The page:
* NV1FGF found no better than placebo in Phase III trial
* Sanofi evaluating all options for experimental drug
* Shares in partner Vical slump 35 pct in U.S. pre-market
* Sanofi shares fall 1 pct
(Adds Vical shares falling in pre-market trading)
By Caroline Jacobs and Ben Hirschler
PARIS/LONDON, Sept 22 (Reuters) - Sanofi-Aventis (SASY.PA), which is seeking to buy Genzyme GENZ.O to boost its drug portfolio, suffered a pipeline setback when an experimental medicine for limb ischemia failed in a late-stage trial.
The failure of NV1FGF took a heavy toll on U.S. biotech company Vical (VICL.O), which licensed the technology behind the drug to the French drugmaker 10 years ago, and its shares tumbled 35 percent in pre-market trading on Wednesday.
Sanofi said the treatment did not meet the primary endpoint in a Phase III trial designed to demonstrate superiority over placebo in preventing major amputation or death.
The gene-based drug seeks to treat patients with severe disease caused by obstruction of large arteries in the arms or legs by inducing the formation of new blood vessels that could improve blood flow.
Shares in Sanofi, which has been reviewing its pipeline of drugs, fell 1 percent by 1316 GMT compared with a 1.1 percent drop in the STOXX European health sector index .SXDP.
Many analysts had taken into account a possible failure of the candidate drug.
“We had not factored it into our estimates, we didn’t have enough data to be confident about it,” Evolution Securities analyst Dominic Valder said. “It’s a novel mechanism of action and it’s been in clinical trials for the past decade.”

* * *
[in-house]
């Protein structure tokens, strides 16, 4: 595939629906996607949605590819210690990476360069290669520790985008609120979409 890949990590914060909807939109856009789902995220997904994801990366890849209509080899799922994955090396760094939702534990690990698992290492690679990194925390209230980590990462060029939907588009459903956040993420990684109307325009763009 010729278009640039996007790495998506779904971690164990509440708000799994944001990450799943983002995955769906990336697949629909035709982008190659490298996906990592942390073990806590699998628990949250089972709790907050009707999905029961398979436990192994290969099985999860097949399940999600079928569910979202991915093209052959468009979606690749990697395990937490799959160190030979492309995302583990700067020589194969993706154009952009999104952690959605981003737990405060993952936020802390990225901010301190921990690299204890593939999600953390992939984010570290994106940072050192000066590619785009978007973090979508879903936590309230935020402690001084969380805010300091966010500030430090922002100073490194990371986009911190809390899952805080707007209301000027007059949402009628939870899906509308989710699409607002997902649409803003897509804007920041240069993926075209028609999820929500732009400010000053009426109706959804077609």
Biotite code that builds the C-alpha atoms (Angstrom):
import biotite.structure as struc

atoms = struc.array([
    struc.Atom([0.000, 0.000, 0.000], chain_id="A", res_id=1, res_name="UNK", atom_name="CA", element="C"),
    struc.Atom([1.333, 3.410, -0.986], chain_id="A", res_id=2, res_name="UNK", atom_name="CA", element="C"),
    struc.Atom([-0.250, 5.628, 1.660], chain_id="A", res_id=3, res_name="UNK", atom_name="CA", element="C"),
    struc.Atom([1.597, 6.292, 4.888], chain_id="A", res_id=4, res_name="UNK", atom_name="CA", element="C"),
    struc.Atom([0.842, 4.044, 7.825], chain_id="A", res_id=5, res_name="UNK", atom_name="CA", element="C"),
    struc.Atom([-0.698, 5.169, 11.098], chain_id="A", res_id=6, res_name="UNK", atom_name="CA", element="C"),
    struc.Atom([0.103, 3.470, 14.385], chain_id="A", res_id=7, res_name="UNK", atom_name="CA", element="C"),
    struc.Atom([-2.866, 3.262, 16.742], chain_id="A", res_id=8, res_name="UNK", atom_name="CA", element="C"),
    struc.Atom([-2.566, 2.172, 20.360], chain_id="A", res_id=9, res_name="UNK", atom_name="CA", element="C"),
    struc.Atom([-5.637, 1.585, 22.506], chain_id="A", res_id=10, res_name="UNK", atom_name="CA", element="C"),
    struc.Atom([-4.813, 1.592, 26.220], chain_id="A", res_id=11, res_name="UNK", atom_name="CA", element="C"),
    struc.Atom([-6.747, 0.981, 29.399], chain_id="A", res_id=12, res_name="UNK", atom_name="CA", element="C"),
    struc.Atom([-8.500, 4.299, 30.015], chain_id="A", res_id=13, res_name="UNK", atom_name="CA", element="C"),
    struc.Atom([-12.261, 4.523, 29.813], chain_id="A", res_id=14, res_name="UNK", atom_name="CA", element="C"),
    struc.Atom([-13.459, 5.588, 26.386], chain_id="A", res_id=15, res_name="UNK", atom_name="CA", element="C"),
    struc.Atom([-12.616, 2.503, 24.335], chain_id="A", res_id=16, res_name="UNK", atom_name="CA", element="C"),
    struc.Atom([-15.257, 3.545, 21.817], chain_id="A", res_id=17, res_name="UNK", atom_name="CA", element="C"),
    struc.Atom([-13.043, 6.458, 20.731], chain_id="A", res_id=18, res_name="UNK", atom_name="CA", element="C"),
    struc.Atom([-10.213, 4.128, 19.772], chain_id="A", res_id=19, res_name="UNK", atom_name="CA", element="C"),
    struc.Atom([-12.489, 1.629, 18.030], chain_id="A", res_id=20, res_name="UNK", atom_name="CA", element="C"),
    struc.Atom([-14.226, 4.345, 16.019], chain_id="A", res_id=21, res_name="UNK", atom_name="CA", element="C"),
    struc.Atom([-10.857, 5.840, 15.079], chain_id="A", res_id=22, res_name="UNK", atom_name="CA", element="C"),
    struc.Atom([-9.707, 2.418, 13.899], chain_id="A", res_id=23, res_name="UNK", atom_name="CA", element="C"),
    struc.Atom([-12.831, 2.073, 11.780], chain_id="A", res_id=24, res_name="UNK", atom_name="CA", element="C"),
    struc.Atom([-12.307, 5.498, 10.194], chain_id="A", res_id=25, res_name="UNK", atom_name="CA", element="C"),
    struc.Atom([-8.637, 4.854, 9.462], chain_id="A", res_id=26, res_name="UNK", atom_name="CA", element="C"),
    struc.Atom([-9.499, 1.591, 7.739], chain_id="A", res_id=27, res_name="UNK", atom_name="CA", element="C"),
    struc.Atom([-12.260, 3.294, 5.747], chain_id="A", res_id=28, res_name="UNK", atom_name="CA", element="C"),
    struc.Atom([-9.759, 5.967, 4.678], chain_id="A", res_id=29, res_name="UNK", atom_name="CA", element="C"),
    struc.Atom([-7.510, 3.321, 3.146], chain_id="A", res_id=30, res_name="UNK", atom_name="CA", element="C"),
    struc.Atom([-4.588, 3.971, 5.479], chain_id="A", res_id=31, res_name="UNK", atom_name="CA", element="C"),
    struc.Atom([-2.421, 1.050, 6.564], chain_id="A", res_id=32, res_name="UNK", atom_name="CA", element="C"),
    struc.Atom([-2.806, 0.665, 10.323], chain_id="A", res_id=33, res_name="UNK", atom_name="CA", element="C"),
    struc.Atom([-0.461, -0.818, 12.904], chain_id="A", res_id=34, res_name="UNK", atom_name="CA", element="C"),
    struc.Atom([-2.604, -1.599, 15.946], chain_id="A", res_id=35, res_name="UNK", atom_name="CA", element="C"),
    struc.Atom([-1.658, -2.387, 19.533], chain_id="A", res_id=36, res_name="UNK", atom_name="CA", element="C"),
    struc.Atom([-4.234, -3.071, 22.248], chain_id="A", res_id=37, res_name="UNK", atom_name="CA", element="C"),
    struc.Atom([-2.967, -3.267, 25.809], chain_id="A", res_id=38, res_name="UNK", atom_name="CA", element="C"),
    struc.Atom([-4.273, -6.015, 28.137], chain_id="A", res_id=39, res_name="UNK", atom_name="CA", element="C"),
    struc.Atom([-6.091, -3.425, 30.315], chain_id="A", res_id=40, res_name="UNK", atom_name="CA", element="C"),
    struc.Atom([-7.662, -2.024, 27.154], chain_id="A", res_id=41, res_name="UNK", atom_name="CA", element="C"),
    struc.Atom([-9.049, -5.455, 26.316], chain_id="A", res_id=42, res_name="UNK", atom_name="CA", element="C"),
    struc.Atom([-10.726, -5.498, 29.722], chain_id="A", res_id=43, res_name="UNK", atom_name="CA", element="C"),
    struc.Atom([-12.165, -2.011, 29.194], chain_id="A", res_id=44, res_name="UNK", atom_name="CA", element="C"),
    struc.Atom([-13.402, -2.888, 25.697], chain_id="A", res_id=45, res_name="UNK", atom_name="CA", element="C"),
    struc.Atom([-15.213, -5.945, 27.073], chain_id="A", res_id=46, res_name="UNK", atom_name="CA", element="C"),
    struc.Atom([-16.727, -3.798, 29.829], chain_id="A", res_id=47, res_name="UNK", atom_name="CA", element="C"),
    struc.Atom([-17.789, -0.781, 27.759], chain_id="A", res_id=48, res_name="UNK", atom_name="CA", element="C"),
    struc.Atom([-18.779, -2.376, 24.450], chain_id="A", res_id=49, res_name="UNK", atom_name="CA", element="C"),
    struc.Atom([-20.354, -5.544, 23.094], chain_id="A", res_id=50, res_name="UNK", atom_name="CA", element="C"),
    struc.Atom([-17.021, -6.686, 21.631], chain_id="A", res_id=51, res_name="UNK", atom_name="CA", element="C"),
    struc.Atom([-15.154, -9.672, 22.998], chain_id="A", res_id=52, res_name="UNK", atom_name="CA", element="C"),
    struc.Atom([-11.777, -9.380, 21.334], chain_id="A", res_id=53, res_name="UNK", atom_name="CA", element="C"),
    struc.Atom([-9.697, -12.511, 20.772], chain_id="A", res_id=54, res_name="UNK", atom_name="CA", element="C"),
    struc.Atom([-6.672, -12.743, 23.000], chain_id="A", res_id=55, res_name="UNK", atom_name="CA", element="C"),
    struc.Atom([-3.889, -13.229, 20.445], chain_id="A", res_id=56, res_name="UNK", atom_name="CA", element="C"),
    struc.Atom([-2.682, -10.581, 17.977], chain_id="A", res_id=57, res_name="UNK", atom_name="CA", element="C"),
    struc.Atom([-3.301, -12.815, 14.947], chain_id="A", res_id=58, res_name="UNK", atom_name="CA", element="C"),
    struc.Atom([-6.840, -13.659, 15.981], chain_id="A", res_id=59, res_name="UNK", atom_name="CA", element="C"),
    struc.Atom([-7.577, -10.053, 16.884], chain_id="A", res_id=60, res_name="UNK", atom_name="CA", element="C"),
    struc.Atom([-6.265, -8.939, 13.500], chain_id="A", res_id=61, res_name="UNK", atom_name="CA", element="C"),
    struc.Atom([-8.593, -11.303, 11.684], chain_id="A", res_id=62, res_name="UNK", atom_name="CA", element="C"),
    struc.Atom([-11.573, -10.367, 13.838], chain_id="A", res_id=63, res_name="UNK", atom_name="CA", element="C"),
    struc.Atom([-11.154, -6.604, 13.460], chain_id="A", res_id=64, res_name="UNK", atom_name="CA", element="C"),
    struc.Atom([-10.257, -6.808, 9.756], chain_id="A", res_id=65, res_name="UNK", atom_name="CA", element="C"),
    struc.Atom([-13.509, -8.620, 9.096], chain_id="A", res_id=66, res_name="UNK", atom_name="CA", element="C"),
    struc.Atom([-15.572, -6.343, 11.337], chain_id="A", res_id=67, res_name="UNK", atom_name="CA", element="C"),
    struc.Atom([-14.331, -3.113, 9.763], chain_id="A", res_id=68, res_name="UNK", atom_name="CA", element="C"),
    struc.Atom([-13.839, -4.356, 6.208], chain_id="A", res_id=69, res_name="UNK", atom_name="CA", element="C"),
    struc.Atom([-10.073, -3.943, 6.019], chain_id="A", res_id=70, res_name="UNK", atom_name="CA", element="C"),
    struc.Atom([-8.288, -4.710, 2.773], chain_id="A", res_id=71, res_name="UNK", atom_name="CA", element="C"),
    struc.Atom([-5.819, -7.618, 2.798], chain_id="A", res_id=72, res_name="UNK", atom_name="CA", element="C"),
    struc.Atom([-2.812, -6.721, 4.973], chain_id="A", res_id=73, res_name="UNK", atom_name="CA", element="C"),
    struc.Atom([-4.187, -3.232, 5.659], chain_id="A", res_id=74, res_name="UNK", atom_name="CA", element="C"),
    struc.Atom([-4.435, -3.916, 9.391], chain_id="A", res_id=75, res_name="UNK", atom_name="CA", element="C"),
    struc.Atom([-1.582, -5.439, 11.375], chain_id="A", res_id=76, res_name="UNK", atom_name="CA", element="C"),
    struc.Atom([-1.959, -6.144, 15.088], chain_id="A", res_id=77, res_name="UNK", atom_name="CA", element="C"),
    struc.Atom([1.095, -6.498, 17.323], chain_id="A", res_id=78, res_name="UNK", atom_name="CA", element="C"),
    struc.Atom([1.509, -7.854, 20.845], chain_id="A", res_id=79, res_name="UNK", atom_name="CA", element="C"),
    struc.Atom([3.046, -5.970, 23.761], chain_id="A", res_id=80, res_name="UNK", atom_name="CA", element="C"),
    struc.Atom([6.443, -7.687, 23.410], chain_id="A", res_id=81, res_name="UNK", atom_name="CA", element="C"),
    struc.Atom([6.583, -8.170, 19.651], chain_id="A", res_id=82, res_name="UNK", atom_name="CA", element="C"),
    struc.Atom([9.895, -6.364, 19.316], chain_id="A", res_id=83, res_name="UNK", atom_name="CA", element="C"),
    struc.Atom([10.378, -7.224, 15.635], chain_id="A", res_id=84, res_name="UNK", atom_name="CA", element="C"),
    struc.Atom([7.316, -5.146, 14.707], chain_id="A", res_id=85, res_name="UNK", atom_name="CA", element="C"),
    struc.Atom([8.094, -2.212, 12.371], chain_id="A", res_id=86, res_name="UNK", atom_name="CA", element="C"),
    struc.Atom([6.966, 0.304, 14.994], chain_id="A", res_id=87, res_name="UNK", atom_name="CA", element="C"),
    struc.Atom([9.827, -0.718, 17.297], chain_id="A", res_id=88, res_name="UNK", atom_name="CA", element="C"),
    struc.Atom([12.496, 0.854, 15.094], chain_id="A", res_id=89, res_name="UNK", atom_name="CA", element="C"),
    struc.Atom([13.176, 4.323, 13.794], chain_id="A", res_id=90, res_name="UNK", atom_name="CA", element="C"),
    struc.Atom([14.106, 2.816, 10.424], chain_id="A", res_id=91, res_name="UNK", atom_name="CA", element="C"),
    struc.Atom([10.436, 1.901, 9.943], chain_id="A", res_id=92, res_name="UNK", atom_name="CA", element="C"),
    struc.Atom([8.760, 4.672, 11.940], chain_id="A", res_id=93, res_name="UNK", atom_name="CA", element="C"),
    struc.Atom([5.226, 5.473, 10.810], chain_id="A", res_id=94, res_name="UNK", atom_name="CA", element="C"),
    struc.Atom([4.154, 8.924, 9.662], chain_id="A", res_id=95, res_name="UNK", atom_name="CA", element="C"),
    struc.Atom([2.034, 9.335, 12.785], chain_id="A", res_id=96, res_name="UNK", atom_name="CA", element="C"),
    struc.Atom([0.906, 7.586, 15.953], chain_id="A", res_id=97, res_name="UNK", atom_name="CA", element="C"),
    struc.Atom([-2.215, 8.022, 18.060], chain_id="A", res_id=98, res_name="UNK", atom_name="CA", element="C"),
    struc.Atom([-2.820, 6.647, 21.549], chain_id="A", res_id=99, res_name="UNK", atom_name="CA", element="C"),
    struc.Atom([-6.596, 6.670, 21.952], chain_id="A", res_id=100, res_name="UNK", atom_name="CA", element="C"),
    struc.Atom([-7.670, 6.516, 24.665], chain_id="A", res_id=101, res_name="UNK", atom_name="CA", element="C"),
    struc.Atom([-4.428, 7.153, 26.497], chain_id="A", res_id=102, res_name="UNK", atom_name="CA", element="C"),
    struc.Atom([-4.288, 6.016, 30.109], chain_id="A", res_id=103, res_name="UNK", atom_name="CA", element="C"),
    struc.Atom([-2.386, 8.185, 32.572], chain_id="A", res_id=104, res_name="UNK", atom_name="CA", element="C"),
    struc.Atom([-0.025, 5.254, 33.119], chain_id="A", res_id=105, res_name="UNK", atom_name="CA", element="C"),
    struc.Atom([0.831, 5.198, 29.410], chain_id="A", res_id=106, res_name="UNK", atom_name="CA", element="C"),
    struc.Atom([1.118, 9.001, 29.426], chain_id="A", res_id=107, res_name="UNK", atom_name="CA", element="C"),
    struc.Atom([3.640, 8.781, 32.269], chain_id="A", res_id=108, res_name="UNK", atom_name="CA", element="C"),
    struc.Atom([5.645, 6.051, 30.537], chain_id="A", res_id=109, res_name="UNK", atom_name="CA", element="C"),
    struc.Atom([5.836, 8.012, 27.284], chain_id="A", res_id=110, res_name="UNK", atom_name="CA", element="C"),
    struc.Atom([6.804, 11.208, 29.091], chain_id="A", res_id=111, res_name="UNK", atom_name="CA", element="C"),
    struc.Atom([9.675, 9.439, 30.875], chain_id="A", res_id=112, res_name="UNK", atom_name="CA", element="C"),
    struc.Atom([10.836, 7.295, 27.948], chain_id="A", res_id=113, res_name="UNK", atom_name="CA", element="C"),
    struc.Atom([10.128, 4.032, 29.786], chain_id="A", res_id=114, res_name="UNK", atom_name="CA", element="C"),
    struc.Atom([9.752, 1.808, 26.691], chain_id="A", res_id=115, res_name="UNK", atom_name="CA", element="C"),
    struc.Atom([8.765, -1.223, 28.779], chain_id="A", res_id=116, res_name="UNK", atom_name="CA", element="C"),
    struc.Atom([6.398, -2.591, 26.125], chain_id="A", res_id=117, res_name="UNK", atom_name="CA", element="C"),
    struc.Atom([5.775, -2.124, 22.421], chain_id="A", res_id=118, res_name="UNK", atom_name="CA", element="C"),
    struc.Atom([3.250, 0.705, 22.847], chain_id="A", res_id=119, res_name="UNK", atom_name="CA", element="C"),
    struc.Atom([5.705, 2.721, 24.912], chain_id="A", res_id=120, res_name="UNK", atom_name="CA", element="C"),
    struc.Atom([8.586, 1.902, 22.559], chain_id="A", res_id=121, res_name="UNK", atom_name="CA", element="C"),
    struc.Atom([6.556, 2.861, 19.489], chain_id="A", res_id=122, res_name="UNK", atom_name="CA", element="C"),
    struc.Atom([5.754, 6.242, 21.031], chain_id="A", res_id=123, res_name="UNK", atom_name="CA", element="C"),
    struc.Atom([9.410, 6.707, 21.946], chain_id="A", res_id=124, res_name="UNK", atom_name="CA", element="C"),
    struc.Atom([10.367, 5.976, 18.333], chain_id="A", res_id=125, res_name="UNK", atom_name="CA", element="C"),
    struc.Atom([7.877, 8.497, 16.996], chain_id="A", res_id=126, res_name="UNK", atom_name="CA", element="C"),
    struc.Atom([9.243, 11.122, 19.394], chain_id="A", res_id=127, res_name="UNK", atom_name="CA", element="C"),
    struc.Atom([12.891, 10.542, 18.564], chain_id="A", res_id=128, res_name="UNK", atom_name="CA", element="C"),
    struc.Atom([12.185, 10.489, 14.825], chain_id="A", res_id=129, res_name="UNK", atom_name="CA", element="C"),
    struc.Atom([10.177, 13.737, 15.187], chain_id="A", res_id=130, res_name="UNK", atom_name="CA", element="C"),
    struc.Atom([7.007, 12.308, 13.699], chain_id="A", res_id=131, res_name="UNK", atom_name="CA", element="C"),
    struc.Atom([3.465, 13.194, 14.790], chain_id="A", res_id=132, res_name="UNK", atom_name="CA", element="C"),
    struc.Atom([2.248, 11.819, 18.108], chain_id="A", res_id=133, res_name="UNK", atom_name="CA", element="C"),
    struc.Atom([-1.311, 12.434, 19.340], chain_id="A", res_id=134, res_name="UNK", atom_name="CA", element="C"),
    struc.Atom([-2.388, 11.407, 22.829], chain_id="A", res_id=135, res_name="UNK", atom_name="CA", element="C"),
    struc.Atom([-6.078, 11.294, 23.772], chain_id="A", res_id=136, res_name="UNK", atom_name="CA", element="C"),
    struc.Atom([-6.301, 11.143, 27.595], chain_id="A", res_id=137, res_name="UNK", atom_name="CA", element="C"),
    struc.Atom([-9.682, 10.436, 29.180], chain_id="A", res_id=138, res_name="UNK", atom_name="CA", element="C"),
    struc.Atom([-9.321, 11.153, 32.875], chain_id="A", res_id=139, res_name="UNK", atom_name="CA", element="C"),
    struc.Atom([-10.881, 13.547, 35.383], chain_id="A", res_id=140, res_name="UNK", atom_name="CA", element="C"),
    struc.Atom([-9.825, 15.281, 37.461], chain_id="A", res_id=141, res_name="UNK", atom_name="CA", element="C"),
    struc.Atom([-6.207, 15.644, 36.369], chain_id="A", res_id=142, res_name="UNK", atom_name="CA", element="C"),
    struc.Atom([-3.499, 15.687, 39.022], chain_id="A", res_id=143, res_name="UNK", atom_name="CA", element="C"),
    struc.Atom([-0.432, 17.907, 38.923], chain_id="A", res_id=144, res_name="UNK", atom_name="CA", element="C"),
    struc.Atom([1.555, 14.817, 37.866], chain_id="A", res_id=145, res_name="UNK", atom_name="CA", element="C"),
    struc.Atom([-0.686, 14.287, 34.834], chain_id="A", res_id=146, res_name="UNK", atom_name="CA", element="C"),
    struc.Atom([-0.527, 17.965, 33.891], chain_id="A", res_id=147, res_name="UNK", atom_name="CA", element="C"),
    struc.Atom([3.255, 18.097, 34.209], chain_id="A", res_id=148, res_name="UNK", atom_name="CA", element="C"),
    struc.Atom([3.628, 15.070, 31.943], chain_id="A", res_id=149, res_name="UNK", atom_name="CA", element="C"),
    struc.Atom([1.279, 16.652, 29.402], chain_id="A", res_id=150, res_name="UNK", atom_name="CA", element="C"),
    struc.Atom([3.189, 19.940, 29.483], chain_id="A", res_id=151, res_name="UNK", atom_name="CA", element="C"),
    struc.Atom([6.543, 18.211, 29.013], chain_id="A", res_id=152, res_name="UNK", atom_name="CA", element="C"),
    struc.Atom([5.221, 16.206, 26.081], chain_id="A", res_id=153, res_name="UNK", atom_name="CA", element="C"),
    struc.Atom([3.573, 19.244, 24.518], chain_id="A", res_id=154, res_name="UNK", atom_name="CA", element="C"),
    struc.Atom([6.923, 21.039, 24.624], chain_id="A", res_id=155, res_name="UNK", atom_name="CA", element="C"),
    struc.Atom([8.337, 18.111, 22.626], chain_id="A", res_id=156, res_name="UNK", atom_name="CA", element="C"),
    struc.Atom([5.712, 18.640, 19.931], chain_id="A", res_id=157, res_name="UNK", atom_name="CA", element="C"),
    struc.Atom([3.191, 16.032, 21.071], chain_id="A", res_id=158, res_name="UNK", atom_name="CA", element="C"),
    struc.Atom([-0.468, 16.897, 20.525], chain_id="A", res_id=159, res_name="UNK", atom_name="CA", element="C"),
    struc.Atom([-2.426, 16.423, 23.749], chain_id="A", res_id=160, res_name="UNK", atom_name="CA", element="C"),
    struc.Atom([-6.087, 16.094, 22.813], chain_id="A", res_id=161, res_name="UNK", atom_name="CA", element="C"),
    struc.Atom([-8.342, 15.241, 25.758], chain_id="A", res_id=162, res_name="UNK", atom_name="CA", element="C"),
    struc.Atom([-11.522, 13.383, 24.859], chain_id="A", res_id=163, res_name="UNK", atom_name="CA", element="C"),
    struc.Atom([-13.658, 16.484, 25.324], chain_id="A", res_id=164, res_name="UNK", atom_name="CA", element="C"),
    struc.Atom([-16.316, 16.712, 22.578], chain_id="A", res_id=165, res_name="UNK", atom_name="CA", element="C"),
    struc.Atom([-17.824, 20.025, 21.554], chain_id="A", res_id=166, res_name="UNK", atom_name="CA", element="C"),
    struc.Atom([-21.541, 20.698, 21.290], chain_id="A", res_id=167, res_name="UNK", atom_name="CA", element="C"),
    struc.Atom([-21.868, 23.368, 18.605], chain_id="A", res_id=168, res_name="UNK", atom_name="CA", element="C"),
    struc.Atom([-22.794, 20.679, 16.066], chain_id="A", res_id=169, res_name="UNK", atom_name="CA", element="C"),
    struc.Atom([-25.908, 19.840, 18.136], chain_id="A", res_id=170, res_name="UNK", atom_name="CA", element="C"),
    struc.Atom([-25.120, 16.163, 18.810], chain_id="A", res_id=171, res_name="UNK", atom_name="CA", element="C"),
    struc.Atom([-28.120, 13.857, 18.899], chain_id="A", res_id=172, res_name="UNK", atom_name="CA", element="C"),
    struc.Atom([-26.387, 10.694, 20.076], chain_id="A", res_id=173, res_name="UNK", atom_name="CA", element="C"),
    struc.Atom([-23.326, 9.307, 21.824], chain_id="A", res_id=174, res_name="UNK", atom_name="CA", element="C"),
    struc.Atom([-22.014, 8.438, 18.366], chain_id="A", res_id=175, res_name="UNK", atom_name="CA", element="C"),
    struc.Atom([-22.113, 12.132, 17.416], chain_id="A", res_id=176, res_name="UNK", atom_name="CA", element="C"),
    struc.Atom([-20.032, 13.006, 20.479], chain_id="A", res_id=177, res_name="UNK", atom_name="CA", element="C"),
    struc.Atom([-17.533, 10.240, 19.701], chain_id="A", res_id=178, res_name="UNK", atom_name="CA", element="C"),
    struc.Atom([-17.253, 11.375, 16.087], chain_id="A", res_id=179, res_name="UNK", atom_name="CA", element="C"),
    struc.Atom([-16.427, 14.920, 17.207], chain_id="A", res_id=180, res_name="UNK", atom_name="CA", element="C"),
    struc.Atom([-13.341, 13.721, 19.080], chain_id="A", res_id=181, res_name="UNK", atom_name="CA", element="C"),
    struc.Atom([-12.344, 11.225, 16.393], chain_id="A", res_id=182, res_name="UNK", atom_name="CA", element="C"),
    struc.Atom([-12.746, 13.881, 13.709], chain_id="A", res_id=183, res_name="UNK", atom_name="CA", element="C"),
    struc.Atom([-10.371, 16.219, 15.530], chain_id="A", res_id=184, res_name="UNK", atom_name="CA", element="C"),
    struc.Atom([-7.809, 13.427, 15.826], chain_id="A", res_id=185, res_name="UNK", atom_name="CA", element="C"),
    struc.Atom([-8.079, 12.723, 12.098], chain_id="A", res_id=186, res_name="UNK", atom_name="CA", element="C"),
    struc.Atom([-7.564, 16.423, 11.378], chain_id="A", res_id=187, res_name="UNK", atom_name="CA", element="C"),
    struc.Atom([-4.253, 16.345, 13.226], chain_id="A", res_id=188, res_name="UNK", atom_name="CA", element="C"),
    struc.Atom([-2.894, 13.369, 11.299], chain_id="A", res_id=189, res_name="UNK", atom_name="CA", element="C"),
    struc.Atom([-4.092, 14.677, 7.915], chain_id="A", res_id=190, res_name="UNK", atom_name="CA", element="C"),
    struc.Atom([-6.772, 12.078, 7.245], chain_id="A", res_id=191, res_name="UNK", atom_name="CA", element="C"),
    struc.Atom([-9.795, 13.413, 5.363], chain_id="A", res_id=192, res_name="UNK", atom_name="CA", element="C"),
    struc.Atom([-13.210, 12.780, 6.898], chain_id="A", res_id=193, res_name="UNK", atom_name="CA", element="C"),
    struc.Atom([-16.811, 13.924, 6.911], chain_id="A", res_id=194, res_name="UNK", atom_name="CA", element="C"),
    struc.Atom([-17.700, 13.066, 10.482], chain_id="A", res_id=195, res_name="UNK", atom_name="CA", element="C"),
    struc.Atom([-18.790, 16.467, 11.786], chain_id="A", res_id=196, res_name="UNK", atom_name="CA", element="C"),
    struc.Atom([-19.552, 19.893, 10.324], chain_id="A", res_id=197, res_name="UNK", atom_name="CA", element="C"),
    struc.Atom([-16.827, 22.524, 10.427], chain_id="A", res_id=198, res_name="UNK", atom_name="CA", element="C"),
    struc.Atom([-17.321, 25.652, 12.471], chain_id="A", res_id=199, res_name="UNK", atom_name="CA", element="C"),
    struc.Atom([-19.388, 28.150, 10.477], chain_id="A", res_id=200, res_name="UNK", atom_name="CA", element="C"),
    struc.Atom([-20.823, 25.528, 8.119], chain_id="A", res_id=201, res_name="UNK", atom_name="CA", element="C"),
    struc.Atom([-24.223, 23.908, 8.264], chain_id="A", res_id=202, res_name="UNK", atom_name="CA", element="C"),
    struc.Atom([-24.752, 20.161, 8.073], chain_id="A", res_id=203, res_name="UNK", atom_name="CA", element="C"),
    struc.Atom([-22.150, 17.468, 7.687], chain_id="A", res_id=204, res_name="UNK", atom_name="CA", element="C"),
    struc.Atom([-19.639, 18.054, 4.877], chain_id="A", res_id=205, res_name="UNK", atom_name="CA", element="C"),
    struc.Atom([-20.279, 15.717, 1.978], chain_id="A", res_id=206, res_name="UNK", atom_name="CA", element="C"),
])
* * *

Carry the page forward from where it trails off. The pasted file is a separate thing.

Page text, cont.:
Marc Cluzel, Sanofi’s research head, said in a statement the company was disappointed by the setback and was now “evaluating all options” for NV1FGF’s development.
In an interview with Reuters in June, Cluzel had said that if late trial tests confirmed a mid-stage outcome of fewer deaths or amputations, Sanofi would submit the file for a fast-track review in the United States. [ID:nLDE6511Y8]
“If it can be made to work it’s the sort of product the (U.S. regulators) FDA want -- a new mechanism of action that treats unmet medical need,” Evo Securities’ Valder said.
Sanofi began the so-called TAMARIS Phase III trial with 500 patients in September 2007, following the original deal in 2000 between with Vical and Sanofi, then Rhone-Poulenc. Vical got an initial payment of $1 million. Details of milestone fees and potential royalties were not disclosed.
Critical limb ischemia is a severe and costly ailment. In the 12 months after the first episode of critical limb ischemia, more than half of patients require amputation or die.
In the United States and Europe the disease costs more than $8 billion, according to Vical estimates in 2007.
Full results of the unsuccessful trial will be presented at the American Heart Association annual meeting on Nov. 16.
Editing by Hans Peters and Michael Shields